Gas power can partner and integrate more renewables into the national grid. It can meet seasonal and peak power demand
The global energy system is transforming at a scale and pace never experienced before. The recent announcements by Prime Minister Narendra Modi during the COP26 summit will usher in a new investment climate within the country. Targeting net-zero emission by 2070, and reaching 500 GW of non-fossil fuel capacity and fulfilling 50 per cent of energy requirement from renewable energy by 2030 would require development of robust infrastructure.
The idea is to move towards a more resilient energy future that is self-sustaining and dynamically able to shift to meet the supply-demand gap.
Technically, increasing penetration of wind and solar will make the Indian grid susceptible to complexities of frequency and voltage fluctuations. This will happen due to unanticipated sudden loss of power generation, leading to reduced system inertia. These natural and anthropogenic events may also lead to grid instability and blackouts.
Given the nature of each technology (viz. solar, wind, gas, coal) and the dynamic power supply and demand situation, it is prudent for grid operators to identify the correct technology that will help manage the grid and support their long-term needs. According to IEA, India has a higher requirement for flexibility in its power system than almost any other country in the world.
At the global level, decarbonising the power sector is among the foremost priorities for nations in the walk towards net-zero. India must take this transition in a smooth, reliable and affordable manner.
In India, as of 2020, around 60 per cent of the power generation was from coal power plants. From an environmental, technological and economic standpoint, new coal additions look unsustainable. The governments around the world have realised this and are deciding against any big investments in building new coal-based power plants, while marching towards meeting their respective emission reduction commitments.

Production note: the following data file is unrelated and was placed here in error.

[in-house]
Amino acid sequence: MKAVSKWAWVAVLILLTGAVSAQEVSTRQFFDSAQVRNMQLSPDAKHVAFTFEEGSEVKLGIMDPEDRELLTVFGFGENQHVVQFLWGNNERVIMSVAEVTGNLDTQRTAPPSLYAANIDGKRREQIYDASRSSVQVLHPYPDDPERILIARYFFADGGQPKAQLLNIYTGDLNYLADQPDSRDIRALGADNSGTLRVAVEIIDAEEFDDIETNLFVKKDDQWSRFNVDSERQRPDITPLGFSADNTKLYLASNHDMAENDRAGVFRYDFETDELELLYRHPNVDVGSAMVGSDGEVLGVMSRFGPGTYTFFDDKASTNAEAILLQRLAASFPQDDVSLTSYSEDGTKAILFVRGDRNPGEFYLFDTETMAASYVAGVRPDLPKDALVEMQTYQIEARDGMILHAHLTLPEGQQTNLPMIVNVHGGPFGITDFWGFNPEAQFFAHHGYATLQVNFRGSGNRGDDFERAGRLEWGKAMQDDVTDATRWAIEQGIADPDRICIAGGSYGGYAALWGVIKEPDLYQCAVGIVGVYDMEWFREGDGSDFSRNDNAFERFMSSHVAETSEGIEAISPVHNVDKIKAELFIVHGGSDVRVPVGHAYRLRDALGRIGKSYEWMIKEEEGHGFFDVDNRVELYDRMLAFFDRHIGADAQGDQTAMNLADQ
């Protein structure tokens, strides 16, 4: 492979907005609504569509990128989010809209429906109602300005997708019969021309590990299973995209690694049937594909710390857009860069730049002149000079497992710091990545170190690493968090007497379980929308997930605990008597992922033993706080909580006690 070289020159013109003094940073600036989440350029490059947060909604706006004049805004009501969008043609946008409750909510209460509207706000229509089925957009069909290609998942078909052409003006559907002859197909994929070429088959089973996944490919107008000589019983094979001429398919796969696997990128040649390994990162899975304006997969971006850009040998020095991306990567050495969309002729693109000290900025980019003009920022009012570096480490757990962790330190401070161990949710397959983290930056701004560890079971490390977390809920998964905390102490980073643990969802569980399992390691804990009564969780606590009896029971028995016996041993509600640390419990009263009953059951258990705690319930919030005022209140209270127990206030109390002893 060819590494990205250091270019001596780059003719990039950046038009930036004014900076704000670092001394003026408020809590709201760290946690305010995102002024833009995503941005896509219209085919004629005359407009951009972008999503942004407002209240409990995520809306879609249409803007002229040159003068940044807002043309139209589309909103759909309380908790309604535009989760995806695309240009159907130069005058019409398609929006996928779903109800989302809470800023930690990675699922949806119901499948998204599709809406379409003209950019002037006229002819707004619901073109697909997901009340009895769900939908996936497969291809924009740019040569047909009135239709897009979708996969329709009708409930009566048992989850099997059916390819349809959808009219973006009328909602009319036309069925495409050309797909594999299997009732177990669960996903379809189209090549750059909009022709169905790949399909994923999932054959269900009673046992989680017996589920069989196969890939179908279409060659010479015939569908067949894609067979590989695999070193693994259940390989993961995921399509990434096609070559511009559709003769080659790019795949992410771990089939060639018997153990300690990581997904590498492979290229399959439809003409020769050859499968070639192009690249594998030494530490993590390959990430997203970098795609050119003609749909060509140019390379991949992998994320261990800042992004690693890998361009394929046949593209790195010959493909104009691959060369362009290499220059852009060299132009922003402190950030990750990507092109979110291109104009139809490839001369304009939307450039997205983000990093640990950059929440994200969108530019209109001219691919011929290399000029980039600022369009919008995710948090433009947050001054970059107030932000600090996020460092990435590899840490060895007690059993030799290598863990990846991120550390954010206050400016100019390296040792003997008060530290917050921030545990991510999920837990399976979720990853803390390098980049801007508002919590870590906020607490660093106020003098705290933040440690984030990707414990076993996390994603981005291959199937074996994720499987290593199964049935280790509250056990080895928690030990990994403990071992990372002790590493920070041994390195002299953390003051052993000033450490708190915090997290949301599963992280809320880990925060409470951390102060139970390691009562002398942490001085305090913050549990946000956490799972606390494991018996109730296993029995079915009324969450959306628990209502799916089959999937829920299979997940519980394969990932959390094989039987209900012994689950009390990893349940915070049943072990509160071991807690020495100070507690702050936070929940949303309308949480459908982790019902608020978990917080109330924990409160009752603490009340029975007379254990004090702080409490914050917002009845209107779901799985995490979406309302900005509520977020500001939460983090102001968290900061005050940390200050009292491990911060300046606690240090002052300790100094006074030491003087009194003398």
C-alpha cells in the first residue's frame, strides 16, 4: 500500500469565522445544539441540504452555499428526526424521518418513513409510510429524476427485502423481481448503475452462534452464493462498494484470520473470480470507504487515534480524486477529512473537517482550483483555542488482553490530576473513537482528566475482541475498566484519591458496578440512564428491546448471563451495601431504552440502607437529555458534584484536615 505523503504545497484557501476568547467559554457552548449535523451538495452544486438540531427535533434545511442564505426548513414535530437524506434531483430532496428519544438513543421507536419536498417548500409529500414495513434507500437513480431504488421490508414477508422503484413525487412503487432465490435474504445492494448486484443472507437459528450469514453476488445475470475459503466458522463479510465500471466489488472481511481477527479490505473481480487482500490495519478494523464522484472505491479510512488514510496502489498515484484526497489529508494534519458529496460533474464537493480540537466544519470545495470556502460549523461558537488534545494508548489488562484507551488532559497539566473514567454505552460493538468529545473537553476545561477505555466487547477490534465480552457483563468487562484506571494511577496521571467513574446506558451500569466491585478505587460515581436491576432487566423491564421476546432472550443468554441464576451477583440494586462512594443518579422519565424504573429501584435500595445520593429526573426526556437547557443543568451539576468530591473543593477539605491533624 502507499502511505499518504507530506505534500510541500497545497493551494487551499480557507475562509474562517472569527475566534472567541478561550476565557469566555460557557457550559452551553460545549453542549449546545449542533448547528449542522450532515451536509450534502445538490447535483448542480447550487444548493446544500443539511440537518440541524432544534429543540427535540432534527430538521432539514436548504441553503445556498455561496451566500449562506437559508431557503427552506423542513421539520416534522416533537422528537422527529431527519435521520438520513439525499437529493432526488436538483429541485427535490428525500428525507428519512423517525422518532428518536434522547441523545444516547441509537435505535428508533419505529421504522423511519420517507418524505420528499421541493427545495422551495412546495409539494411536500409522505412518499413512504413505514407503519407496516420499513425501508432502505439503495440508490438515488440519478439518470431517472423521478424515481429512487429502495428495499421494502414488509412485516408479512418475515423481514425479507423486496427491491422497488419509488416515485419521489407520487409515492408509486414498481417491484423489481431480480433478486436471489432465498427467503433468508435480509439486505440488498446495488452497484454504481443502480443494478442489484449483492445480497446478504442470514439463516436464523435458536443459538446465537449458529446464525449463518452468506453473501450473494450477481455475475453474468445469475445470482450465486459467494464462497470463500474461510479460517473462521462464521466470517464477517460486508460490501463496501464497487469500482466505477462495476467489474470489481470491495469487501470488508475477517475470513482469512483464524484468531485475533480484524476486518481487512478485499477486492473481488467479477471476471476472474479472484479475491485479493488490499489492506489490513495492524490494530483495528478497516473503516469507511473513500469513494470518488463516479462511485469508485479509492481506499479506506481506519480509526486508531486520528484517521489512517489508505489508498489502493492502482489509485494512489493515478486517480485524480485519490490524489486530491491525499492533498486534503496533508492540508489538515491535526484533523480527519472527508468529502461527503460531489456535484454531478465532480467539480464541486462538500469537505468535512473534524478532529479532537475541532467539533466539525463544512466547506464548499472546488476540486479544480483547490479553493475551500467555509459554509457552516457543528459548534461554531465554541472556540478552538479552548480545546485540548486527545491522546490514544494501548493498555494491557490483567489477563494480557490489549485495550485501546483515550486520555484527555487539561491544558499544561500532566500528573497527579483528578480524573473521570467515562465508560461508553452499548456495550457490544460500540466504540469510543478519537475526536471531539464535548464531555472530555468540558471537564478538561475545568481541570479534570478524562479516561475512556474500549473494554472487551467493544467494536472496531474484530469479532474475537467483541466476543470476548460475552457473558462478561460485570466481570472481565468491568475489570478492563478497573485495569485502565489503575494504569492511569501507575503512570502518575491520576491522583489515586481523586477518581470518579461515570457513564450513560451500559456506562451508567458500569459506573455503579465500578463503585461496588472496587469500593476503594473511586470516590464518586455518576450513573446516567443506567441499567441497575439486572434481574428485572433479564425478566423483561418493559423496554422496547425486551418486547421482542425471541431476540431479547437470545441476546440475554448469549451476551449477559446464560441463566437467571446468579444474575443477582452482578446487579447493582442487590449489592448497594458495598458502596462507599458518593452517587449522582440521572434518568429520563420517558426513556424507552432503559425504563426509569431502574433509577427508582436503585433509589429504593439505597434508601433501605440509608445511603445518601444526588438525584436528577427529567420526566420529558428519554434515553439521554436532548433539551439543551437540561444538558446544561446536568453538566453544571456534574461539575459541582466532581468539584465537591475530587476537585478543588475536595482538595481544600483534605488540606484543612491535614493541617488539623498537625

However, closer home, some of the policy actions continue to promote high carbon emitting fuel types for power generation and turn a blind eye to the benefits of gas power. For example, as per draft NEP (National Electricity Policy) 2021, new coal power plants will continue to be added and deadlines for coal plants to comply with emission norms will be pushed forward.
Even in a forward looking tender like Round-the-Clock (RTC) power, coal is still the first choice and the evaluation is one dimensional taking only the weighted average tariff as the criteria. The environmental and systemic attributes of technology like ramp rates, turn-down, etc., are not considered. To ensure a successful renewable transition, wind and solar need a right partner, which can offset their disadvantages and help in the smooth operation of the grid. Gas-based power generation is perfectly suitable in this situation.
It has been a lost decade for gas power, mainly due to questions on availability and affordability of gas. However, the value proposition that gas power is able to offer owing to flexibility, quick start-up, deeper turn down levels and faster ramp rates is a key enabler to integrate more renewables into the national grid and meet seasonal and peak power demand.
Gas turbine technology-based power generation can balance grid and supply power at competitive prices both in standalone generation as well as when bundled with RE power.
Green hydrogen is attracting a lot of interest lately and there is a strong push to bring down its cost of generation and make it affordable. It’s encouraging to see that the government aims to increase the share of natural gas in the country’s primary mix from 6 per cent to 15 per cent by 2030. Investments in building gas pipeline network and new gas import facilities to link all States with the currently operational six gas terminals will address the availability concerns.
In the short term, there are a few key issues which need to be addressed:
Shorter PPA (power purchase agreement) term aligning gas contracts is needed to enable gas power plant developers to procure gas at reasonable prices. Gas contracts today are not available for a 25-year horizon, and going for long-term contracts risks the build-up of more uncertainty in the pricing which impacts the final cost of electricity.
It would be reasonable to link CERC escalation index, to reflect market and benchmark, with least volatile sources like Henry Hub.
Gas infrastructure is available and underutilised. It would be encouraging if regulatory and policy interventions can help incentivise utilisation of this infrastructure.
Gas-based hybrid power plants may just be an apt technological solution to aid and accelerate India’s renewable energy transition. These two seemingly dissimilar technologies may just have in them the most complementing characteristics which can continue to support the grid in its operations while continuing to significantly decarbonise the sector and provide electricity at an affordable price.
The writer is CEO, GE Gas Power South Asia